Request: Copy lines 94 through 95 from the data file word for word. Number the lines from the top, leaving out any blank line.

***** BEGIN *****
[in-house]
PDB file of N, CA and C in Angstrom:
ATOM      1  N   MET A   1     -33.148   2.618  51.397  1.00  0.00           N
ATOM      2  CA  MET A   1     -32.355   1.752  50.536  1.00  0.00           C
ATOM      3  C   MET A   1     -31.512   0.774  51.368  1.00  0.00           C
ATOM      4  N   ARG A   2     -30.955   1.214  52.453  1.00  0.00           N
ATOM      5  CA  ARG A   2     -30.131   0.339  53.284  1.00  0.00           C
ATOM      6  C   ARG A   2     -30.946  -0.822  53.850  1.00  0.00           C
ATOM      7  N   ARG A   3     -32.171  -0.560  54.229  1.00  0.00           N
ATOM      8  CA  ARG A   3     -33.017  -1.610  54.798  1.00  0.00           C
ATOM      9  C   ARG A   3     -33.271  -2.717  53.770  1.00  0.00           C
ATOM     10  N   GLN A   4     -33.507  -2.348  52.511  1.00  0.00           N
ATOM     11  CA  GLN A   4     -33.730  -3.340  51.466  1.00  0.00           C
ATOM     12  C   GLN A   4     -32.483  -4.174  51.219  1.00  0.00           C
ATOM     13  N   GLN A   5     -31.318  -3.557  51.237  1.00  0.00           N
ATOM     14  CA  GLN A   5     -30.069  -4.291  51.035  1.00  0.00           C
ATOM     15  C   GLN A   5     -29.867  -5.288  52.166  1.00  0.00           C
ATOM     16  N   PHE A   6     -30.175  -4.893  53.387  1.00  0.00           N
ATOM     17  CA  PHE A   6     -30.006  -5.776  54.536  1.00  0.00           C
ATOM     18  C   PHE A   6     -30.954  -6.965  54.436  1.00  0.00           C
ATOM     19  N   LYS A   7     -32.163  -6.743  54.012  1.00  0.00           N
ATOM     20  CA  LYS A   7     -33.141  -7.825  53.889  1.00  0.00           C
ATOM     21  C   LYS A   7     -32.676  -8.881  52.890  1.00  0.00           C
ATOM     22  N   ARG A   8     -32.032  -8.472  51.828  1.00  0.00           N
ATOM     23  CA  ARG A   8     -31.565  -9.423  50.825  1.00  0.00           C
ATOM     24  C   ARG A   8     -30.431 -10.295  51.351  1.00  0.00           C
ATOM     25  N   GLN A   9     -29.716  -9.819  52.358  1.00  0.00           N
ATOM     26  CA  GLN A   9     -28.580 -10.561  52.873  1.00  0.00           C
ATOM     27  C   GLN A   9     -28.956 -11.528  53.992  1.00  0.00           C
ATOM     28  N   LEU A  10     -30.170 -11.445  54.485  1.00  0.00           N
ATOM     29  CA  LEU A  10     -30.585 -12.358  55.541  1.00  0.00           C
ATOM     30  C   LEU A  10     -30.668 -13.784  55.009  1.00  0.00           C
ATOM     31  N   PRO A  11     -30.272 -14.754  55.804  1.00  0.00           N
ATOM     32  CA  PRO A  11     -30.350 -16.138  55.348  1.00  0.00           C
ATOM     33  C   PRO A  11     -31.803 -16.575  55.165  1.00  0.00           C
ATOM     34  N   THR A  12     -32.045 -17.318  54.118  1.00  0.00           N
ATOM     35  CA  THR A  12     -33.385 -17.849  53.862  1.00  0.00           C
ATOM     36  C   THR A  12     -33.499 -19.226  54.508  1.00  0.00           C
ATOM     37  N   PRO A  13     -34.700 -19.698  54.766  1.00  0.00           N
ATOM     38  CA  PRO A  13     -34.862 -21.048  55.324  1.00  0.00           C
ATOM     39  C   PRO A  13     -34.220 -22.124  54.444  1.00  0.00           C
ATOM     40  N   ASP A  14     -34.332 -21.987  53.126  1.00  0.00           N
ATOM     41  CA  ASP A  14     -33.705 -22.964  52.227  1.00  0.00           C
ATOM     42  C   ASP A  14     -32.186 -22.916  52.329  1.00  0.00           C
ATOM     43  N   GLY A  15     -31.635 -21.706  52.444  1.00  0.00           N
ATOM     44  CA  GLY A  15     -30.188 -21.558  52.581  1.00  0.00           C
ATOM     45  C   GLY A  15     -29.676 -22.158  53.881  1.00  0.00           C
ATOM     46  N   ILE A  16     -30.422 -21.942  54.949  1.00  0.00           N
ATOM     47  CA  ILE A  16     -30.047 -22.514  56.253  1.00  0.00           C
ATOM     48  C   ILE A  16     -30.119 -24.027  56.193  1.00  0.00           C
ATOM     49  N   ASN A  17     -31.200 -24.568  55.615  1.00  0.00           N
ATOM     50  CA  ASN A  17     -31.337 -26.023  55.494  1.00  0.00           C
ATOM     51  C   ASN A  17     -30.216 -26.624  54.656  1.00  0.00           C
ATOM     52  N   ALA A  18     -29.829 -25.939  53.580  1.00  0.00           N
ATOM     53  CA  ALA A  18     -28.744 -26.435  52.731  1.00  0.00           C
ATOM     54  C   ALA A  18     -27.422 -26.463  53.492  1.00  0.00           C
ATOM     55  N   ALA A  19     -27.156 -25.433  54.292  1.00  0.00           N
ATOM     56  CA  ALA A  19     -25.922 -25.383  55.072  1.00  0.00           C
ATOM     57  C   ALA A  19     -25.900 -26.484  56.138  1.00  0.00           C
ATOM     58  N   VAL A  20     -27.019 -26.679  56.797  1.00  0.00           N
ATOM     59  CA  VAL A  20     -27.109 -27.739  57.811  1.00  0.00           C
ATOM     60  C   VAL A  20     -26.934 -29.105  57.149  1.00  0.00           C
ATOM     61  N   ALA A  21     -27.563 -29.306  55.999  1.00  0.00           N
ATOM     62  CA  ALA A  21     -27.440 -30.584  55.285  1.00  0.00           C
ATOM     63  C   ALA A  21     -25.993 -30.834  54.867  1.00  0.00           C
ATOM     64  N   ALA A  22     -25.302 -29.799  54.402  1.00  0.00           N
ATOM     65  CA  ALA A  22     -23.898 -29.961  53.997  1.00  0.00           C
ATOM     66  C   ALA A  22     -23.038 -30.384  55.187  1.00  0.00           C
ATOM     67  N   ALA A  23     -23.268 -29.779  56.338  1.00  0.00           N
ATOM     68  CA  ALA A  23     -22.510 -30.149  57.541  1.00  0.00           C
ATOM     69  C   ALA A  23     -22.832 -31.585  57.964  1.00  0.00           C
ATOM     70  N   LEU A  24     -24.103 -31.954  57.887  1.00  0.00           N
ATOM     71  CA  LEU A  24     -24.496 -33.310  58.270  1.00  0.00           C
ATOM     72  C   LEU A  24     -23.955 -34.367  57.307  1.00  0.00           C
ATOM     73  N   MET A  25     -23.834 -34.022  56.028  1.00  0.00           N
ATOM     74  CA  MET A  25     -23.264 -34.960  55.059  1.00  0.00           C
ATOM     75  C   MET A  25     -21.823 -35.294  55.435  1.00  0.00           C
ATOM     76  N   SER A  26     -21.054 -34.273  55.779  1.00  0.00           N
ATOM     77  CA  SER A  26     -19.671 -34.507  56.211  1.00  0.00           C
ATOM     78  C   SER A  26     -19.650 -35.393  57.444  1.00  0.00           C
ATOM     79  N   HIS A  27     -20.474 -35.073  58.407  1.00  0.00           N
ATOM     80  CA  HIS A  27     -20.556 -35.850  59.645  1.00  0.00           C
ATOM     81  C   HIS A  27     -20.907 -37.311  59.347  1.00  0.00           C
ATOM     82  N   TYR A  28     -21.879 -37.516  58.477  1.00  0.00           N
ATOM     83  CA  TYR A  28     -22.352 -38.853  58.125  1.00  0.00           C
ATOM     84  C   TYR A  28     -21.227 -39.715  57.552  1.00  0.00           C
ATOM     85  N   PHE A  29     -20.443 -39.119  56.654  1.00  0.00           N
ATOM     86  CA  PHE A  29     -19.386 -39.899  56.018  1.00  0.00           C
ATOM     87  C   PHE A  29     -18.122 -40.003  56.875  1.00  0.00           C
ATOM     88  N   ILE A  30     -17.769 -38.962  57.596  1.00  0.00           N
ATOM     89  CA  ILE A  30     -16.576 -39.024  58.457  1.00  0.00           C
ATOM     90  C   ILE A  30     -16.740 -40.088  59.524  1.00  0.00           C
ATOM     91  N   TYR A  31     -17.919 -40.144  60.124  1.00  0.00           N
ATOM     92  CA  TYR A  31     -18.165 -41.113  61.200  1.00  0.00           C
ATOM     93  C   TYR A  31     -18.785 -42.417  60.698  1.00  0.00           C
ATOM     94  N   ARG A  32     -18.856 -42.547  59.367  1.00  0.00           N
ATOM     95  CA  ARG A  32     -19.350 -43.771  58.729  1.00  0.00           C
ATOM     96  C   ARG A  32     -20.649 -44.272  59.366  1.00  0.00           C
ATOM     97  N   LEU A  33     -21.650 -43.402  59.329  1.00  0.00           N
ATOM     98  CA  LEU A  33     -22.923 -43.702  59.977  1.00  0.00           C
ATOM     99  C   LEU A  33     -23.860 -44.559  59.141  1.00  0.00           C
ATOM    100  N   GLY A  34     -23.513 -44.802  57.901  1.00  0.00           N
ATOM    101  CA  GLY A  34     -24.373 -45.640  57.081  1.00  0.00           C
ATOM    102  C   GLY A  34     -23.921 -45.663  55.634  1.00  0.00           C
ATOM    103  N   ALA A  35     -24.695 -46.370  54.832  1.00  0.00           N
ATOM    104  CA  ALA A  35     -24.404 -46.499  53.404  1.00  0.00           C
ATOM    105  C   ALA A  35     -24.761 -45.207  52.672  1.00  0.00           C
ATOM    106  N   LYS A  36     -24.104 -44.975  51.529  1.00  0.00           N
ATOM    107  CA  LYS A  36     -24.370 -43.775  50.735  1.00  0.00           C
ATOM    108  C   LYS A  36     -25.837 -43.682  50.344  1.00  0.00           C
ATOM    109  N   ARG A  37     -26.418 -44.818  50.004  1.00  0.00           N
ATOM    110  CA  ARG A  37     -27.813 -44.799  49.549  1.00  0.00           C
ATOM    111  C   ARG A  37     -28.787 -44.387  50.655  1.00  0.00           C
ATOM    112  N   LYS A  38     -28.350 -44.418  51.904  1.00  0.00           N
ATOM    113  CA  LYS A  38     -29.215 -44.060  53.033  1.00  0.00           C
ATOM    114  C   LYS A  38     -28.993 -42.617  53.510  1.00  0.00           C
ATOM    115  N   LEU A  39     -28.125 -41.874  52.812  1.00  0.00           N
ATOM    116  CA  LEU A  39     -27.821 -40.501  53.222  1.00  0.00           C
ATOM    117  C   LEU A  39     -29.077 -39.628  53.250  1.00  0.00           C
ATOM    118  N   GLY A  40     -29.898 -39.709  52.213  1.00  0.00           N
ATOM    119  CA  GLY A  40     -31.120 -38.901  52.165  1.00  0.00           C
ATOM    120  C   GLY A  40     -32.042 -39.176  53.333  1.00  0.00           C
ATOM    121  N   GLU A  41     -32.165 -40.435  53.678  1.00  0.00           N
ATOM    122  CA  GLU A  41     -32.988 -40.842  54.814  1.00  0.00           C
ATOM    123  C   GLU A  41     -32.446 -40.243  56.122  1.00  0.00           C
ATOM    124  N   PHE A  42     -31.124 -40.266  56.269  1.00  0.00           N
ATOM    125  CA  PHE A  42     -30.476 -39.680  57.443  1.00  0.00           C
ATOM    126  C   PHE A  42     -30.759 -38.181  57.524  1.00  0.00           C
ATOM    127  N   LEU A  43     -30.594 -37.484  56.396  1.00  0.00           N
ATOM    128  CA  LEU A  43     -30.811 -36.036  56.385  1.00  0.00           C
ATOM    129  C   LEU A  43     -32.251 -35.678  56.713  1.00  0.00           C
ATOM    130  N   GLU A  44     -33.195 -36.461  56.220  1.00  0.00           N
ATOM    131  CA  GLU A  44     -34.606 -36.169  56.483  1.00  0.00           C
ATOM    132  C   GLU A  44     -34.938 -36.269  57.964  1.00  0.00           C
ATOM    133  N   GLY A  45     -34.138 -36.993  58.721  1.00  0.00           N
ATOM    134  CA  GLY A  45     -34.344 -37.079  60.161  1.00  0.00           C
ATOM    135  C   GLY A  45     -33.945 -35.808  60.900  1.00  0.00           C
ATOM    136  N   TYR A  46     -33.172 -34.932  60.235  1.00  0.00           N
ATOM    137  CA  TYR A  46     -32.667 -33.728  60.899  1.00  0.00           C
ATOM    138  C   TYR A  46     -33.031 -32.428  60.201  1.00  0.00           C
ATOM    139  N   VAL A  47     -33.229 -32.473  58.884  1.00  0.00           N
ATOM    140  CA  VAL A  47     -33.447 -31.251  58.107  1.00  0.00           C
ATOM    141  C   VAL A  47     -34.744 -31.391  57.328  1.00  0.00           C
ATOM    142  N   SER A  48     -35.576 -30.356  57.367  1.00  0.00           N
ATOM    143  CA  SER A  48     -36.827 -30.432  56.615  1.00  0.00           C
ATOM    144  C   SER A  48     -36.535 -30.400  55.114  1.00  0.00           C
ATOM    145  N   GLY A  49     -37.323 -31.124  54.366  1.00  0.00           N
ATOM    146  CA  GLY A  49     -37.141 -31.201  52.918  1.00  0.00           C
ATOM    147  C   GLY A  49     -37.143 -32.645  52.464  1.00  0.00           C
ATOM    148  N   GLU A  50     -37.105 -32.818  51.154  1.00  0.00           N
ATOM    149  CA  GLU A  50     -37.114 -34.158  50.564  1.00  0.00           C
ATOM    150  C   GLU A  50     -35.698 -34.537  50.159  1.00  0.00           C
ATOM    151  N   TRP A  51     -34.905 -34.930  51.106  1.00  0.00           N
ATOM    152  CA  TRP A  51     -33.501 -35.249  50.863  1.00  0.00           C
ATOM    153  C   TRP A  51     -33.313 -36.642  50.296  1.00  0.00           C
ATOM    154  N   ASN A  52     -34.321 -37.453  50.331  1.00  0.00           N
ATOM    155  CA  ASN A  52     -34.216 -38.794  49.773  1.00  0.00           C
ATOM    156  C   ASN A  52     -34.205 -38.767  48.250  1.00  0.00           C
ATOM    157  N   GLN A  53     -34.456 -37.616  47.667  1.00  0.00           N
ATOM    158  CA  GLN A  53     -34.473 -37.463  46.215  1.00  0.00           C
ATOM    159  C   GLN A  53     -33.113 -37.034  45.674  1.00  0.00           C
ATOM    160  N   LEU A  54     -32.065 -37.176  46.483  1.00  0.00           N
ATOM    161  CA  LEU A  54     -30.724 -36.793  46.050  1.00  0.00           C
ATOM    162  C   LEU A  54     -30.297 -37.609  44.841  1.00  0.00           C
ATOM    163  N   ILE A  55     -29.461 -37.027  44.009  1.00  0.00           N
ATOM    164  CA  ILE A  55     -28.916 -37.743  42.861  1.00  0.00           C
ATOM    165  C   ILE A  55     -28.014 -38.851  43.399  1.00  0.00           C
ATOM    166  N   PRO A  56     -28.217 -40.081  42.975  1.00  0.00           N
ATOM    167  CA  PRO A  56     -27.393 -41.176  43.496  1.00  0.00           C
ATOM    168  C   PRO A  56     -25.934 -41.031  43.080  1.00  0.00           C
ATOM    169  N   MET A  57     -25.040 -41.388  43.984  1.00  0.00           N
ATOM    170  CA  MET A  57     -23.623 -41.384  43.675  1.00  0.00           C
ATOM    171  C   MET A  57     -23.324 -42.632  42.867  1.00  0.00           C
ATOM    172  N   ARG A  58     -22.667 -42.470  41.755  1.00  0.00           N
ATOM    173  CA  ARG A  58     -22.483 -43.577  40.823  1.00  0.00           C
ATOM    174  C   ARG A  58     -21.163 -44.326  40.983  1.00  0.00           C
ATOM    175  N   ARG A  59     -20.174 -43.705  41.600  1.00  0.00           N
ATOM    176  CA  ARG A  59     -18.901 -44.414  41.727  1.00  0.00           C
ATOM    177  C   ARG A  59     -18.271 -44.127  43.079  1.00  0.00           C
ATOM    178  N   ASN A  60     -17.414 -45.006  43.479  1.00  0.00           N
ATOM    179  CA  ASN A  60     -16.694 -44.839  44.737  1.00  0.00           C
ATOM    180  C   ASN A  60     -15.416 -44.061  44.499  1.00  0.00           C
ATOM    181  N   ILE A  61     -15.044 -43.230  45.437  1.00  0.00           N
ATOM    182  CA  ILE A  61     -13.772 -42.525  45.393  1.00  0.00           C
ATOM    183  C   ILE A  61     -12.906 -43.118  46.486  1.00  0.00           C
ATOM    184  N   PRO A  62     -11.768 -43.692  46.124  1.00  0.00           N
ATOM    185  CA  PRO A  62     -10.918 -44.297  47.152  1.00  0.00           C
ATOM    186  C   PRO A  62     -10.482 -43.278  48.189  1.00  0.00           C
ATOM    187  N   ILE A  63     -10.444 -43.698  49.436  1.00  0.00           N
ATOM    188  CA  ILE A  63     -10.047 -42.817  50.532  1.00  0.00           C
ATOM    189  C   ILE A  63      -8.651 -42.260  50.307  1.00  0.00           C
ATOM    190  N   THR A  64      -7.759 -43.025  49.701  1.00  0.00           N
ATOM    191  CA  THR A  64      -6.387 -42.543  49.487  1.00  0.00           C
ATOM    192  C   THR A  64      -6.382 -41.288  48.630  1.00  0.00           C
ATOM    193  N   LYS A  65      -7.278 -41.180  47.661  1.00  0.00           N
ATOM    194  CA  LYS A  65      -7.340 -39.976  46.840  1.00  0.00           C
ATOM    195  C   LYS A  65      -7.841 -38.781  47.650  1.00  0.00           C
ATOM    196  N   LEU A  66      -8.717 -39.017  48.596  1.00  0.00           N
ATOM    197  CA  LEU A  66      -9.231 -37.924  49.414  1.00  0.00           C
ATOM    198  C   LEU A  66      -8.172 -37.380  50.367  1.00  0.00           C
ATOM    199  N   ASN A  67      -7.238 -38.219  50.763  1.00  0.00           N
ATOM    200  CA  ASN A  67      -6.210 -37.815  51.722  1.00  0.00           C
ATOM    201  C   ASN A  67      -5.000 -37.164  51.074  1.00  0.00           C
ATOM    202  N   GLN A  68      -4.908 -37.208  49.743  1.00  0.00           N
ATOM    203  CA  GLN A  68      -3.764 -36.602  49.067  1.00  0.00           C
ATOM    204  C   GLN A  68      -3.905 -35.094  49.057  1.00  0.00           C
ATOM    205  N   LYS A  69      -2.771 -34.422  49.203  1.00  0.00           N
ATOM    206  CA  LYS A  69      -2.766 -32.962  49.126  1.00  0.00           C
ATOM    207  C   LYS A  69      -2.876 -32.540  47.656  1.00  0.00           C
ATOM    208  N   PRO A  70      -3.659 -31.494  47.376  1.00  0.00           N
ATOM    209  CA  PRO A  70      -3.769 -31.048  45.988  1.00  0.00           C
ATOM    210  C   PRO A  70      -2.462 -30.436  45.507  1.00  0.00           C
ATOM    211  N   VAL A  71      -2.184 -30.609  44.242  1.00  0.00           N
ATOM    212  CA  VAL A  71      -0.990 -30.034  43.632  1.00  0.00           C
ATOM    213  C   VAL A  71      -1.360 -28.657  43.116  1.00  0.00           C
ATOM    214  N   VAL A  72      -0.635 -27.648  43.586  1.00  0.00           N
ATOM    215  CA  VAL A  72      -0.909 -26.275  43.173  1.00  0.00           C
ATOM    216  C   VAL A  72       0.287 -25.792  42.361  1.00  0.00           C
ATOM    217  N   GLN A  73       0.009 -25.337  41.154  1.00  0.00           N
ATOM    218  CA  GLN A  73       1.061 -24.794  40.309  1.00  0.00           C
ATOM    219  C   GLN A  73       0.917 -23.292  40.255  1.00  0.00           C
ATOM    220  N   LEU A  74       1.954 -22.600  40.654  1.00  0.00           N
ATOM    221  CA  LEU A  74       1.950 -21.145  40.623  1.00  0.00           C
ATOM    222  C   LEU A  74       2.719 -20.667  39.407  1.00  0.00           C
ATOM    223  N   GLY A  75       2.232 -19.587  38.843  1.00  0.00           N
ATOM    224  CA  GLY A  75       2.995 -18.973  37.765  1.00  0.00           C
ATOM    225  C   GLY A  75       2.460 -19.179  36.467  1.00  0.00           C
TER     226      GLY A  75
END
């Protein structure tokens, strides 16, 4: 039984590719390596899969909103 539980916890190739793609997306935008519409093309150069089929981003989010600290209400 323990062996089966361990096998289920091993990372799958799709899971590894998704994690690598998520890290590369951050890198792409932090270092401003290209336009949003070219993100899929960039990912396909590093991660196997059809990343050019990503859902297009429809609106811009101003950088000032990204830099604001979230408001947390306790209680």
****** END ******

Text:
ATOM     92  CA  TYR A  31     -18.165 -41.113  61.200  1.00  0.00           C
ATOM     93  C   TYR A  31     -18.785 -42.417  60.698  1.00  0.00           C